Making lifestyle changes to lower your cholesterol


High cholesterol is a major worry for medical professionals as it significantly increases the risk of cardiovascular disease, and it does so without showing any obvious symptoms. Many people with high cholesterol are completely unaware they have it so it's important that we get our cholesterol measured regularly.

There is, however, some good news. Unless you're one of the one in 500 people that have a genetic pre-disposition, artery-clogging high cholesterol is almost entirely a direct result of lifestyle. This means that you are largely in control, and you can take steps to reduce it.

Generally, raised cholesterol tends to be an issue as we get older, so checking our blood cholesterol every five years from our 40s onwards is a good way to monitor our health. Depending on your risk factors for heart disease, it may even be worth having more frequent tests, too - your doctor will be able to advise you on this.

What can high cholesterol do to our bodies?

Too much cholesterol, which is a fatty substance we carry in our bloodstream, can cause our arteries to narrow, stiffen and become blocked. This condition is known as atherosclerosis. If this narrowing is significant, or if the plaque ruptures and causes a clot to develop, it can prevent blood from reaching our major organs, which in turn can stop them from functioning as they should. If a blockage affects an artery feeding the heart's own tissue it can lead to a heart attack, while a clot or rupture in the brain can lead to a stroke.

Explaining your cholesterol levels

When assessing your cholesterol levels we need to look at two key values. These are the total cholesterol level (TC), which should be below 5.0 and also the level of protective HDL cholesterol. This should be at least 1.0, and it plays a crucial role in transporting excess cholesterol away from the circulation and into the liver where it's broken down.

Both of these levels combined give us the TC: HDL ratio which should be below 5.0. Another way to put it is that total cholesterol should not 'outweigh' HDL by more than 5:1. This is a measure of the 'quality' of your cholesterol.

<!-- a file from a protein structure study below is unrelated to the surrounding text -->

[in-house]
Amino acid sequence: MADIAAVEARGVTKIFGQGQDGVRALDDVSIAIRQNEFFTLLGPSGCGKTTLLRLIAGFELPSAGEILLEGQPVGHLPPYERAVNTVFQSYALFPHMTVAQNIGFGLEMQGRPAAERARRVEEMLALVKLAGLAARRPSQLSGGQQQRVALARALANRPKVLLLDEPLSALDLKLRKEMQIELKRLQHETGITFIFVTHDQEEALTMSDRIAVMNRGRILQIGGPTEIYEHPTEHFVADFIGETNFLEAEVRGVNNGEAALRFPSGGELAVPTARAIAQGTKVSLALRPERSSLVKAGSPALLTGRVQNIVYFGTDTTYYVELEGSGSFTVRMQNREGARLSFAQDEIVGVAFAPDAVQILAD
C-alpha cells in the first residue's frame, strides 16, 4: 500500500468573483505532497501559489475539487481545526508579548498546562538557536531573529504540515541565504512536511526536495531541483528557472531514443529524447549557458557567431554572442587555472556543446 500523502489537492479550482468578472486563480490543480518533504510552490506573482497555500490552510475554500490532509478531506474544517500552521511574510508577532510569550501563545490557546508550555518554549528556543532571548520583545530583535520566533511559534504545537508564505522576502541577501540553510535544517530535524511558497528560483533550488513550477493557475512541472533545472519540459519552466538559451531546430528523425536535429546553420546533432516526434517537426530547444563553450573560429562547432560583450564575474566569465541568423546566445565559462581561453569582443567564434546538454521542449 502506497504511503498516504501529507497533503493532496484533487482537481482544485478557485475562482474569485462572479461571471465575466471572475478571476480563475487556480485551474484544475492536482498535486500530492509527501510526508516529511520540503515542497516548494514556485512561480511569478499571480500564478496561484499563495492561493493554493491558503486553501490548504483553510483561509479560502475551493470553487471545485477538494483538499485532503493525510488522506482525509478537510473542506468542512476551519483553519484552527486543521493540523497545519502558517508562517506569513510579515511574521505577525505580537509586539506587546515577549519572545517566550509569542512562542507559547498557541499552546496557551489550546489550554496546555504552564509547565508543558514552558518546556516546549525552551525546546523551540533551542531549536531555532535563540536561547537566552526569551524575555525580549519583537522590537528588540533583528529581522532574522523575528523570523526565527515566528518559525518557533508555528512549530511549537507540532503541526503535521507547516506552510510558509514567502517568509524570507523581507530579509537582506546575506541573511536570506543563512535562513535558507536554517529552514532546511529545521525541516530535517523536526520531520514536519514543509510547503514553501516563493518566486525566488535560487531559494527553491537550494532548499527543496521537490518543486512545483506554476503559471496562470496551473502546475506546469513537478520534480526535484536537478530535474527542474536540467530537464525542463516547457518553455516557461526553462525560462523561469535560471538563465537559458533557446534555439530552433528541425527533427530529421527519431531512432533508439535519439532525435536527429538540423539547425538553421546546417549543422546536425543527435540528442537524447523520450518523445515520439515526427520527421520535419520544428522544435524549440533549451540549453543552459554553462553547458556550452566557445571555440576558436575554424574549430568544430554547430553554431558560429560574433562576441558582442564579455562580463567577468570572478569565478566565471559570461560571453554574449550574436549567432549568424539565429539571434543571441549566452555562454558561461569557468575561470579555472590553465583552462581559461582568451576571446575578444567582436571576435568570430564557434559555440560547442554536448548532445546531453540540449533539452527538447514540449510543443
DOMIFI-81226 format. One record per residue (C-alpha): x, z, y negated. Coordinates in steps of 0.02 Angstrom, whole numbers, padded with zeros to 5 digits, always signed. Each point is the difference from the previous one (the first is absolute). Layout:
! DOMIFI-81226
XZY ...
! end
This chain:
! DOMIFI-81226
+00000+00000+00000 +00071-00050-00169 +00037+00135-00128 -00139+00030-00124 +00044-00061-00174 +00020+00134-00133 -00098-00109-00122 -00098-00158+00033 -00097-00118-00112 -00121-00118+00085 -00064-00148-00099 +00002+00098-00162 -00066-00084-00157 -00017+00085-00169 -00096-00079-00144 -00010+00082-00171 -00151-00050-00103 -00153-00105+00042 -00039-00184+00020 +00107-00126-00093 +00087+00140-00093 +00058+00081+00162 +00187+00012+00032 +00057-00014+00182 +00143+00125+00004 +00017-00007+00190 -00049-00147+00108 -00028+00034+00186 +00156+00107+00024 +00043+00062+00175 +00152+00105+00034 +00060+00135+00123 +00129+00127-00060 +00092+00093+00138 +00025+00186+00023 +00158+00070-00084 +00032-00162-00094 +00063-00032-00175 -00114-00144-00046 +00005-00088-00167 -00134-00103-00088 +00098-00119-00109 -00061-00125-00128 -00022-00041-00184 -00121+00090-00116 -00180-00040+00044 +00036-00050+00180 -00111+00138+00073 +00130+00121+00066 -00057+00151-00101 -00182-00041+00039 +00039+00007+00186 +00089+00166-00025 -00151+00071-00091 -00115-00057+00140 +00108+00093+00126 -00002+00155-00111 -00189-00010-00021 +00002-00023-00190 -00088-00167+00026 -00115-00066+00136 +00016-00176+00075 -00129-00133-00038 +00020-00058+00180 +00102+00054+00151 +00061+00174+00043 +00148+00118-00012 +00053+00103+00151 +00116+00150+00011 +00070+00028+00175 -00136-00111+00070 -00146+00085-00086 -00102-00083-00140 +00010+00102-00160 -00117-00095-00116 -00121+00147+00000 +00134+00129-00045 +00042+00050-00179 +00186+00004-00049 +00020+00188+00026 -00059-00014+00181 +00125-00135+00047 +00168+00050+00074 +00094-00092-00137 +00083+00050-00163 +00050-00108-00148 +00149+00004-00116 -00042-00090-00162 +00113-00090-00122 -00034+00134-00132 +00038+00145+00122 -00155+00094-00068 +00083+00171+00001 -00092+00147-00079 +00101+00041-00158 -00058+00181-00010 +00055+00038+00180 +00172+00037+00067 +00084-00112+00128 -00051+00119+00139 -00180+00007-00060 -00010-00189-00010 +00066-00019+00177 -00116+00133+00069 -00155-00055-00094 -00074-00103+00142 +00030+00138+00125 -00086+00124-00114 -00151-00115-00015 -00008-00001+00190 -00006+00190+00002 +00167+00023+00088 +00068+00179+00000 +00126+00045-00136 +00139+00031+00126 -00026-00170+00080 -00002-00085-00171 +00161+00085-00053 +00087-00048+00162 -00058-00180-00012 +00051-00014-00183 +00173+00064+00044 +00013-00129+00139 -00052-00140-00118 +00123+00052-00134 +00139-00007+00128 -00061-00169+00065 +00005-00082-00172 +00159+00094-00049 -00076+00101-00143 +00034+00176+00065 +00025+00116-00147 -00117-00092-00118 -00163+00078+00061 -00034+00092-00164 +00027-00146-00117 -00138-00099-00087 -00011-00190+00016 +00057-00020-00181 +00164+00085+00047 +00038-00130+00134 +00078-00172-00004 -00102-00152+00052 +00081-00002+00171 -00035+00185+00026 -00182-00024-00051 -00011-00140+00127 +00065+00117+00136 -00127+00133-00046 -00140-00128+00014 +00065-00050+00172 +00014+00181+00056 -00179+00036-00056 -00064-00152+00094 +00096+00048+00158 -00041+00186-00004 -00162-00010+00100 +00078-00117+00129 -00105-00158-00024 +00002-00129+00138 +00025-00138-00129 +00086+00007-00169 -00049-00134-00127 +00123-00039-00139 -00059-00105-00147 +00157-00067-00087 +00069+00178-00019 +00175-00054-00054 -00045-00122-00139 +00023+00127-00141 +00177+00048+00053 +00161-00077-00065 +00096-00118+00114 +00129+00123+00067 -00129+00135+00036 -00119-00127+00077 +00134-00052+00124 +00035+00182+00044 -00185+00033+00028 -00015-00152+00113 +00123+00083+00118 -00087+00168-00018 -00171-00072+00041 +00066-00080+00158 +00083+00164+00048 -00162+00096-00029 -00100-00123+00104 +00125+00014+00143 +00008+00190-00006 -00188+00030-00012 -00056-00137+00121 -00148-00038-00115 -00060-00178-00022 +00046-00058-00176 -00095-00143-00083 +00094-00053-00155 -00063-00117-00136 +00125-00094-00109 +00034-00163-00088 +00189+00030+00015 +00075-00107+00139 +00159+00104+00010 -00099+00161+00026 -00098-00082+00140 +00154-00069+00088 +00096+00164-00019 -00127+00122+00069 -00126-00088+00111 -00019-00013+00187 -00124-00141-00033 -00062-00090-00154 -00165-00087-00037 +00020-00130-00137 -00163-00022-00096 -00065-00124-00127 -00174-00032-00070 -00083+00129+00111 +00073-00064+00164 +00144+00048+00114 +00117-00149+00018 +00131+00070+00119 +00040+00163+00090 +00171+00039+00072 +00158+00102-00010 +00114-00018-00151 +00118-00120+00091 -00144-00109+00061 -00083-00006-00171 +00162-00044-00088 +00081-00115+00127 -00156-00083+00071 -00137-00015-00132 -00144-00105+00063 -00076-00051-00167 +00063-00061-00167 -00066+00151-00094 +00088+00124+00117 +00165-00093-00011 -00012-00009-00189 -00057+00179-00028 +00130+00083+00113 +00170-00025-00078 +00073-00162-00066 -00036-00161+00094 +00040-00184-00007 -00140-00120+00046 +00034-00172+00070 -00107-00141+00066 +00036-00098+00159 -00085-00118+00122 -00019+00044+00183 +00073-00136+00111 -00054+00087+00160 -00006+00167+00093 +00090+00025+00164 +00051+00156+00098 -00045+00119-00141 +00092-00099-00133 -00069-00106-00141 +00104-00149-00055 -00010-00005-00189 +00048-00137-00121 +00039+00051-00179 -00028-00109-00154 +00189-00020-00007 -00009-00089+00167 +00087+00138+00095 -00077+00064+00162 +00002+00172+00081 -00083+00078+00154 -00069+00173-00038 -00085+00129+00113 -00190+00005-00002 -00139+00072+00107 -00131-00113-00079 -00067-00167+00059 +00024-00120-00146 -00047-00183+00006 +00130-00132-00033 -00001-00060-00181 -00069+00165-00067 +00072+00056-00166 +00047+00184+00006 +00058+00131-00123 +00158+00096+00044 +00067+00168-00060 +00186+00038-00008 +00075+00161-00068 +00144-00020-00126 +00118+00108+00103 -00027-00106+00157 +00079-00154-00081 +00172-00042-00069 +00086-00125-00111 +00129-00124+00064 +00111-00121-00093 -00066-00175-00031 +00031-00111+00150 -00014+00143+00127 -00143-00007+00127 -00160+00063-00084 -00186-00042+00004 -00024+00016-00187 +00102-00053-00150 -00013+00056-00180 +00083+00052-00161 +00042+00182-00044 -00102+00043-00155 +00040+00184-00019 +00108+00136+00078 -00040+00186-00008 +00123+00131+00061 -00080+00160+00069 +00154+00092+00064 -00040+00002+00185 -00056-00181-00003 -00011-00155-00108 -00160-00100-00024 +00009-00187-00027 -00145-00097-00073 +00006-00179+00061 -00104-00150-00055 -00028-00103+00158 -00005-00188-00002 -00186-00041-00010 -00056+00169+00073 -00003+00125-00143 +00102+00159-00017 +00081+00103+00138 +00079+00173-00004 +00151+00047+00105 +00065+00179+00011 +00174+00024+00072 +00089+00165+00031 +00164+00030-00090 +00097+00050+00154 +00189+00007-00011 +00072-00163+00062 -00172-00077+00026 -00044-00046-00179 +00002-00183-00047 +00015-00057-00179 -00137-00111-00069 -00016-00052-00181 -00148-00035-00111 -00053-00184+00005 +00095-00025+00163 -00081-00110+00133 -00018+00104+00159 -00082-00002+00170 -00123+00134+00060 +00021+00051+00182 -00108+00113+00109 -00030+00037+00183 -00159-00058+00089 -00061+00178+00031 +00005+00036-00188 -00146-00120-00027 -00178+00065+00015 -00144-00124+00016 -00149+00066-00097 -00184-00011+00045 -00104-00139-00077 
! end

We should also consider our LDL cholesterol. This is HDL's 'enemy' and along with total cholesterol should be controlled. A level of 3.0 or lower is the healthy target here.

If you have type 2 diabetes or other medical conditions such as a history of heart attack, stroke or heart disease, your doctor may recommend lower targets than these.

Maintaining healthy cholesterol levels

There are four main areas of lifestyle that influence your cholesterol levels. These are:

  • Exercise : Half an hour's daily exercise can reduce your TC level and increase your HDL level. Moderate intensity activities can significantly improve your cholesterol profile. These include brisk walking, active gardening and cycling.
  • Make changes in your diet : avoiding foods high in saturated fat, such as fatty red meat and processed foods and replacing them with oily fish, lean white meats and plenty of fruit and vegetables will also help your overall cholesterol profile. Salmon and mackerel are great sources of omega-3 oils, which can really help to improve your cholesterol levels, while you should also eat foods high in soluble fibre on a daily basis.
  • Watch what you drink: while there is some evidence that suggests moderate amounts of alcohol can increase HDL levels, you certainly shouldn't take up drinking if you previously refrained. If you do already like a tipple though you should stick to the healthy limits of three to four units per day and 21 units a week for men and two to three units per day and 14 units a week for women. Drinking above these levels can significantly worsen your cholesterol profile as well as increase your risk of other health conditions.
  • Smoking : Quite simply, if you smoke, stop. As well as being strongly associated with cancer and lung disease, smoking has been shown to reduce HDL levels as well as damage the interior surfaces of the arteries making it easier for cholesterol plaques to form and rupture.